She uses art to toy with identity and subvert gender norms, but don’t think of Shigeyuki Kihara as a cultural warrior bent on shaping the world to her vision.
Art is just one thing that I do, the 30-year-old says, adding she is more likely to spend her spare time out with friends than earnestly assessing the impact of her work.
That’s surely because Kihara, whose photography show Fa’a Fafine -“ In A Manner Of A Woman opened in Paddington this week, has been challenging ideas of gender and identity all her life.
After all, she says, she has known since the beginning she is different.
Born in Samoa to a Japanese father and Samoan mother, Kihara is Fa’a Fafine, a biological male who exhibits female gender identity.
Unlike the struggles often faced by the transgender community in mainstream Australia, being Fa’a Fafine also equates to acceptance in Samoan society.
It was an accepted part of life for me to behave this way and to be this way, Kihara says of her life in Samoa.
Being brought up in Samoa, being surrounded by family members and community that embraced me for who I am and what I was, was very normal.
A rupture came in other places.
Having lived in Indonesia as a young child, Kihara spent seven years in Japan then moved at 16 to New Zealand, where she still lives.
Suddenly when I moved into places like New Zealand, I was no longer a Fa’a Fafine, I was a faggot, she says.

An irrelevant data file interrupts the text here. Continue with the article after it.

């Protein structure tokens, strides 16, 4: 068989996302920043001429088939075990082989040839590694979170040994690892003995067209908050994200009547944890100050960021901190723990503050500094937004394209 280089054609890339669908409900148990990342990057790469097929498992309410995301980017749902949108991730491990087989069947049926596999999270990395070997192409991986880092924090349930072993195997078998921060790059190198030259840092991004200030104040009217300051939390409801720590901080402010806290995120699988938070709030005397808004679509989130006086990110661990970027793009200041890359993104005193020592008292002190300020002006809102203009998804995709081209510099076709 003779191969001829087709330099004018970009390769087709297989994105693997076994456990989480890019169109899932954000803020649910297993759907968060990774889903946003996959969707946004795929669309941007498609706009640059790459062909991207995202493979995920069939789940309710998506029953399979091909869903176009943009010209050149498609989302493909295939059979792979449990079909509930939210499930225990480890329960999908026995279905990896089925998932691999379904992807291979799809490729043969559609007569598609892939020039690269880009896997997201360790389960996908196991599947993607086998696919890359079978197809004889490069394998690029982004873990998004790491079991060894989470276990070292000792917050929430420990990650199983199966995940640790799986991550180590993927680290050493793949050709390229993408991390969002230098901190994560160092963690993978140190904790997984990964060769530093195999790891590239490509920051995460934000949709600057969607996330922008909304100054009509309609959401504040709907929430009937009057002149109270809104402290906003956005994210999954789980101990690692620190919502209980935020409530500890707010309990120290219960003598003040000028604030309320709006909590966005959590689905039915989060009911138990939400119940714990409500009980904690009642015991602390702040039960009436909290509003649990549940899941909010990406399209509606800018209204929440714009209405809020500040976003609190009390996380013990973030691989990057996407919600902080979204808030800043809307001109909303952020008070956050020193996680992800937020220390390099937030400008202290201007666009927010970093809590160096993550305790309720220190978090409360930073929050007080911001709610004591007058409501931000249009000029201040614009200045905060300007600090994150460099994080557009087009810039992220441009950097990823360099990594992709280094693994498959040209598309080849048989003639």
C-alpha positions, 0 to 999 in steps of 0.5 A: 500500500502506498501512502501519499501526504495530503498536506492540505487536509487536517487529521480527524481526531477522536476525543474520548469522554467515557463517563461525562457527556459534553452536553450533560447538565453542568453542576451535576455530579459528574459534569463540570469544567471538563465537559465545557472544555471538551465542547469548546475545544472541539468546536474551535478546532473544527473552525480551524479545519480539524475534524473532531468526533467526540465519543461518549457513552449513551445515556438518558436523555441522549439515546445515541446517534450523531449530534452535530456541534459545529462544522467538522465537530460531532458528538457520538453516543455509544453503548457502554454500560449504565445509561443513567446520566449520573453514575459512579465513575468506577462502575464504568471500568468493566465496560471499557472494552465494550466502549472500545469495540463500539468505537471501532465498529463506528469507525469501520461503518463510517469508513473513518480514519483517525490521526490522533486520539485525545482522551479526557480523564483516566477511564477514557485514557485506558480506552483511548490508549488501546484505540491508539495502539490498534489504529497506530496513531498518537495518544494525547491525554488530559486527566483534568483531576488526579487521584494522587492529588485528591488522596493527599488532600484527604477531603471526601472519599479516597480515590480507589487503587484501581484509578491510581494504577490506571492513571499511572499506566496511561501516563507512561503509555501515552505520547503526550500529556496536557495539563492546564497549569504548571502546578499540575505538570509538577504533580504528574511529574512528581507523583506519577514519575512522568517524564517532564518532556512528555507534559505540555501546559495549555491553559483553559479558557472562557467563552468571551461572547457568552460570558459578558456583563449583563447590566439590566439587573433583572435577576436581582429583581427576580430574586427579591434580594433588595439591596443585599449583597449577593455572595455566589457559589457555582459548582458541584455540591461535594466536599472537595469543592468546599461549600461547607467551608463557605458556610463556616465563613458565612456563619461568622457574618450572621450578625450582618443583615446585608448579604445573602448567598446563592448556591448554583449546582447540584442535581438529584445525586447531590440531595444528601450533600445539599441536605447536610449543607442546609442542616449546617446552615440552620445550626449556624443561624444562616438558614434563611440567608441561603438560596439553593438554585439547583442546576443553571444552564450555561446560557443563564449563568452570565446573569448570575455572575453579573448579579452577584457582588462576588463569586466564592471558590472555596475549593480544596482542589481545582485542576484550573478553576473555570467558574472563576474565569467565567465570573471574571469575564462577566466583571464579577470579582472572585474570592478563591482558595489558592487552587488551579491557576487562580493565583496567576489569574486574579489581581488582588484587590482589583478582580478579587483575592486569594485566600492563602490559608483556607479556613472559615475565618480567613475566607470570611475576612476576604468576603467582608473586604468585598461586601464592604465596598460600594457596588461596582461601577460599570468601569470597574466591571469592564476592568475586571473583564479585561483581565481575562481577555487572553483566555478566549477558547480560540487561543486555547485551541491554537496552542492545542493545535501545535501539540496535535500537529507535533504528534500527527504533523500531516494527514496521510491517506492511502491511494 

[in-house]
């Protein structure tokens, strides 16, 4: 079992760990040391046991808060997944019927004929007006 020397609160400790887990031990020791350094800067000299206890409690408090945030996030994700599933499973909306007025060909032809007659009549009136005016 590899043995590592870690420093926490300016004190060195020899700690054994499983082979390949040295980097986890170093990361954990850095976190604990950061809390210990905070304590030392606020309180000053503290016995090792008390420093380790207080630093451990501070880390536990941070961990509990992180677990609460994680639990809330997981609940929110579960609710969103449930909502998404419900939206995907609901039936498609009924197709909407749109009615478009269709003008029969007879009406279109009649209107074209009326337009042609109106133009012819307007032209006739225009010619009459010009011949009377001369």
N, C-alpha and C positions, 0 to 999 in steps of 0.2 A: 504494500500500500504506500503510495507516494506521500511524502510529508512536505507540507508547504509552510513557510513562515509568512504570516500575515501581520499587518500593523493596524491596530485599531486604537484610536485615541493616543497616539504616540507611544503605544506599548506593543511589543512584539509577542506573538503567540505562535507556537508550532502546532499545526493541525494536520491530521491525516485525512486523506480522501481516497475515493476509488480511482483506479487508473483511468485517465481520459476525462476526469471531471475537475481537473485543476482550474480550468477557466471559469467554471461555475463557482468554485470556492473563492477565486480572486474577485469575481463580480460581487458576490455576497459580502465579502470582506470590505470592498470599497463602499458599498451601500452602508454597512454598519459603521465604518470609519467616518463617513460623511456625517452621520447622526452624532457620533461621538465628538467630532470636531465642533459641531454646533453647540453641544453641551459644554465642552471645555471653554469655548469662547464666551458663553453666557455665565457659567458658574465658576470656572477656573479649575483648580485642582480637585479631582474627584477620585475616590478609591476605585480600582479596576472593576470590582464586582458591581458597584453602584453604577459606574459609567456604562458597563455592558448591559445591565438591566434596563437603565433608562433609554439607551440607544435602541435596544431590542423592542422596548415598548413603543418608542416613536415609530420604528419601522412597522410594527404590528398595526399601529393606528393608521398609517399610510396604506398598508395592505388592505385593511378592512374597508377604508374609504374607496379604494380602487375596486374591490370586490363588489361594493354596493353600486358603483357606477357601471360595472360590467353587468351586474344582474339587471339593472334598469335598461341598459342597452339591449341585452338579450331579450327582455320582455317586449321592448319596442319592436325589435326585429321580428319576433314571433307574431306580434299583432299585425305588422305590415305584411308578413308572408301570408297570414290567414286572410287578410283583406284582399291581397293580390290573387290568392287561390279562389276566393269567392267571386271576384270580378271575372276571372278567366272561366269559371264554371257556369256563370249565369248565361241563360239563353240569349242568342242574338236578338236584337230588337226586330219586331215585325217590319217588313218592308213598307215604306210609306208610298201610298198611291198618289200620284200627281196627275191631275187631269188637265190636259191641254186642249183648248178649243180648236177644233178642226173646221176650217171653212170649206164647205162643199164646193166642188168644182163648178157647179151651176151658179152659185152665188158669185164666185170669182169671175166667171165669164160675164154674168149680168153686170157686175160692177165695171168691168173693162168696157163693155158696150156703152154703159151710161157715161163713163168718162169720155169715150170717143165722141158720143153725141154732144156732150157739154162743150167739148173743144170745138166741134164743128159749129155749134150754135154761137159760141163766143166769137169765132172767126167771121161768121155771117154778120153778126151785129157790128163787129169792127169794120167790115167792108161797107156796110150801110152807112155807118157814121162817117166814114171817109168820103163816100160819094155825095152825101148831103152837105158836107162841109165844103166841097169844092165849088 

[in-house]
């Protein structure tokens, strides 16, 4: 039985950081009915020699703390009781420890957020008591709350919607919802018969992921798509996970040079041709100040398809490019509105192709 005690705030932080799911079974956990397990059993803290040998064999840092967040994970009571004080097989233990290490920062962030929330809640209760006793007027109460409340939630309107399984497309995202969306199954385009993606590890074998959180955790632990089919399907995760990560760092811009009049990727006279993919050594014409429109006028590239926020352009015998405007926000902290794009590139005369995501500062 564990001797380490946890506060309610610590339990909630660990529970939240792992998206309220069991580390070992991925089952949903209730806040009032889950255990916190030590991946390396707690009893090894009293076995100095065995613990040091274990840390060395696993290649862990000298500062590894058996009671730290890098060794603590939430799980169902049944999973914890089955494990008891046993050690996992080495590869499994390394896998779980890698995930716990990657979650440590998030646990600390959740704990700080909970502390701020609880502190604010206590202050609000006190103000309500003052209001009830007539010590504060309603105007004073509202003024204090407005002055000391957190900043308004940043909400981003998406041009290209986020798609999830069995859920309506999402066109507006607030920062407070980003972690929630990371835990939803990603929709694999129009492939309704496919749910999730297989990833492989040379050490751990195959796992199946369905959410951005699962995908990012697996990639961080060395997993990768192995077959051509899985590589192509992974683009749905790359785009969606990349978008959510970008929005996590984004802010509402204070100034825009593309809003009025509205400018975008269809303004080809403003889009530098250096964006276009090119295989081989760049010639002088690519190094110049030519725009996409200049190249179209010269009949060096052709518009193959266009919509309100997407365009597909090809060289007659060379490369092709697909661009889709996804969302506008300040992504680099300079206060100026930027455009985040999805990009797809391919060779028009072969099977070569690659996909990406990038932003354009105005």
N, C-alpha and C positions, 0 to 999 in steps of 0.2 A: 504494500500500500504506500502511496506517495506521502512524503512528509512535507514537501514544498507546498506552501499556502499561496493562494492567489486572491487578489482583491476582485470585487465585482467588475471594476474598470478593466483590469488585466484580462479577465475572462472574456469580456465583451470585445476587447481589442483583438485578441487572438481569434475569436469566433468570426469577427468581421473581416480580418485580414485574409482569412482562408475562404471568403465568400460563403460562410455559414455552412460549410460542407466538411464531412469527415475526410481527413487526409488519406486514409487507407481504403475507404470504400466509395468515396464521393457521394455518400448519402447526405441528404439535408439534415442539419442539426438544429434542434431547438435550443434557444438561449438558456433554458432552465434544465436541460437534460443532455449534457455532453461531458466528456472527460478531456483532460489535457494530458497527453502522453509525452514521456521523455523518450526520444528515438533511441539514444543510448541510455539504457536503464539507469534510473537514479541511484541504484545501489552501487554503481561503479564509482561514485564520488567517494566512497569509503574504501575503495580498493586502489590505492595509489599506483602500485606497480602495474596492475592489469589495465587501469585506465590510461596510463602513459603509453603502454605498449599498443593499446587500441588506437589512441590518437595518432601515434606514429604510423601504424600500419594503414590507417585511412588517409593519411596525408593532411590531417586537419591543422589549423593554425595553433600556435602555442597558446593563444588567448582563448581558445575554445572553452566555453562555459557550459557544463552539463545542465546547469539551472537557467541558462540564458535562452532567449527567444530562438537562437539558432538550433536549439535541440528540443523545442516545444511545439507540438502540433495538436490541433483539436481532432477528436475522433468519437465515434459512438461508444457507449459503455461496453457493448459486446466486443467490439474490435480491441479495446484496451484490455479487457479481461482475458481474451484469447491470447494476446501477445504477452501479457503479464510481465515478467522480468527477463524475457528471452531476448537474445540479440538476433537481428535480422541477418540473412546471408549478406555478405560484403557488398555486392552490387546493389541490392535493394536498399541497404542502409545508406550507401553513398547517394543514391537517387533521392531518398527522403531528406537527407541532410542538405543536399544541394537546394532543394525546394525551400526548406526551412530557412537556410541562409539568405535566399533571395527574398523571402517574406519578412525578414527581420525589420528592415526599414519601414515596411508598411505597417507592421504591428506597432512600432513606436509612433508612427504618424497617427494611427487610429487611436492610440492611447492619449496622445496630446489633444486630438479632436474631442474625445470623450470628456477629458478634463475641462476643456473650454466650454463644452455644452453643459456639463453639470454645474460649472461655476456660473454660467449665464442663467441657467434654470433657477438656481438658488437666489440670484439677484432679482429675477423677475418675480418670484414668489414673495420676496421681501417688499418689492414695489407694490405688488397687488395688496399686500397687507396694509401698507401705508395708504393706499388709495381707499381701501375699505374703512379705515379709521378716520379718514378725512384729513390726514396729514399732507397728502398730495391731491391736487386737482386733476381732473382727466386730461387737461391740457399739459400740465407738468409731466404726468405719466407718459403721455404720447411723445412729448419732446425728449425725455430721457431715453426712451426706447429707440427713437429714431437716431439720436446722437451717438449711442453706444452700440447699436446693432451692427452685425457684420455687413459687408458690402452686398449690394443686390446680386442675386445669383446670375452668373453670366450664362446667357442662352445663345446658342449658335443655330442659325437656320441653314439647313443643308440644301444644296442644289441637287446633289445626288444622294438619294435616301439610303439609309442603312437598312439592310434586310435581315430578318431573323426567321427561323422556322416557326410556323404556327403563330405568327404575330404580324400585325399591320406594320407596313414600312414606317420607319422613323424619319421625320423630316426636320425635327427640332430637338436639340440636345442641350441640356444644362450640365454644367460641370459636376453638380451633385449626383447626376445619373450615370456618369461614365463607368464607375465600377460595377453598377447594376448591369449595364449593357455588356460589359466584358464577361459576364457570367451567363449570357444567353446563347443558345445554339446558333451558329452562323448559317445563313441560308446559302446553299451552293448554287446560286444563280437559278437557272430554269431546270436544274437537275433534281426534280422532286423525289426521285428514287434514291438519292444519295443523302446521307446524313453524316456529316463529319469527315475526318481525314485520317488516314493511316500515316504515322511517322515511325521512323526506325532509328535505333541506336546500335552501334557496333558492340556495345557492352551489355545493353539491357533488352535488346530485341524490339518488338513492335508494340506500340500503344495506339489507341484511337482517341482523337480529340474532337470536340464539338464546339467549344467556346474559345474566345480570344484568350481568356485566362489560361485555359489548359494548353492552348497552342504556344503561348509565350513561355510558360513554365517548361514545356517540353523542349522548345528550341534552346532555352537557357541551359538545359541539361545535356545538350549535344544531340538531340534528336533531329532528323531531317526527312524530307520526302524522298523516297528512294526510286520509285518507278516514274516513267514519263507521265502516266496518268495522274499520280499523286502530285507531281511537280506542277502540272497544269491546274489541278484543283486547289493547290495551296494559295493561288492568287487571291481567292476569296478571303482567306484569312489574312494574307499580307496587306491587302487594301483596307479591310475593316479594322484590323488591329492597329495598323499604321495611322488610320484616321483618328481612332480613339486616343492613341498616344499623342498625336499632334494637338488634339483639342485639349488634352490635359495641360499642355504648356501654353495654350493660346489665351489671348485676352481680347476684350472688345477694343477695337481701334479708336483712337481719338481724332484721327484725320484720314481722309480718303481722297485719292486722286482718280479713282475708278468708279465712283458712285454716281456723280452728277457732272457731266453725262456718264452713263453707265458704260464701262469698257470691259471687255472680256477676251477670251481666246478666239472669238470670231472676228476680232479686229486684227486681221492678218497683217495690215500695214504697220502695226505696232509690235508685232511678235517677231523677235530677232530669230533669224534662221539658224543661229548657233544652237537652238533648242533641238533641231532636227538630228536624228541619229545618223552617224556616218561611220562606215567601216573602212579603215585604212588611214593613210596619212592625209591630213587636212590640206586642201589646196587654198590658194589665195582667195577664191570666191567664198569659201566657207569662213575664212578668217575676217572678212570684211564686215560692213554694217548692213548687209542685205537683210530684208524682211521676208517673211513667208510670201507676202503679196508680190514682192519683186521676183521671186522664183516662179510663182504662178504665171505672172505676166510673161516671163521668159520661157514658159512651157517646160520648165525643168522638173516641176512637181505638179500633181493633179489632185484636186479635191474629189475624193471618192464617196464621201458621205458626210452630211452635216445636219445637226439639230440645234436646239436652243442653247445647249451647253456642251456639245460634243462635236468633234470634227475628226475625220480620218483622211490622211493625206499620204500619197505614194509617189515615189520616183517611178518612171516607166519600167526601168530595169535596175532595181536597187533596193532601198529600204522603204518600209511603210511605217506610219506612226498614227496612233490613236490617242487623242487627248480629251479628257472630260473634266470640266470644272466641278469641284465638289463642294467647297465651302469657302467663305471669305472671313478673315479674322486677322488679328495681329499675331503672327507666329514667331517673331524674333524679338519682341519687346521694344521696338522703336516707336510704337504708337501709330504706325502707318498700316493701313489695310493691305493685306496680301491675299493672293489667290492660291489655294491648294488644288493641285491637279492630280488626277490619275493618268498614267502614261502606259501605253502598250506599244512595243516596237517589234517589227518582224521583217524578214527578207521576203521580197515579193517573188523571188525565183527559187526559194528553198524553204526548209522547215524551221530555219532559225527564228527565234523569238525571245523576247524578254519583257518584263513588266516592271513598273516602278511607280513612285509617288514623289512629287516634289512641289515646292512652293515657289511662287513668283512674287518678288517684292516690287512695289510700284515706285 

Do you see the shift of connotations and meanings in that?
That experience -“ where people expect me to be one or the other. There is no room for anything in between -“ is the inspiration for Fa’a Fafine -“ In A Manner Of A Woman.
In a series of sepia photographs based on originals from Sydney’s Powerhouse Museum, Kihara depicts herself as Samoans of yesteryear who were photographed by Europeans under the guise of ethnography.
In fact, Kihara says, the original images romanticised Samoan people with a colonial erotic gaze.
Her exhibition aims to reclaim that view: Reoccupying the gaze where I speak of the experiences of being a Samoan from an insider’s point of view.
Of course, the show also blurs gender lines.
For one shot of a Samoan couple, Kihara transposed her male face -“ complete with moustache -“ onto a man’s body, with a photograph of herself as female alongside.
I think the exhibition is a result of all this negativity that has been put against me for being the person that I am, Kihara says.
This exhibition was an opportunity to basically raise a voice.
Fa’a Fafine -“ In A Manner Of A Woman is showing at Sherman Galleries, 16-20 Goodhope St, Paddington until Saturday 2 April, Tuesday to Friday 10am-6pm, Saturday 11am-6pm.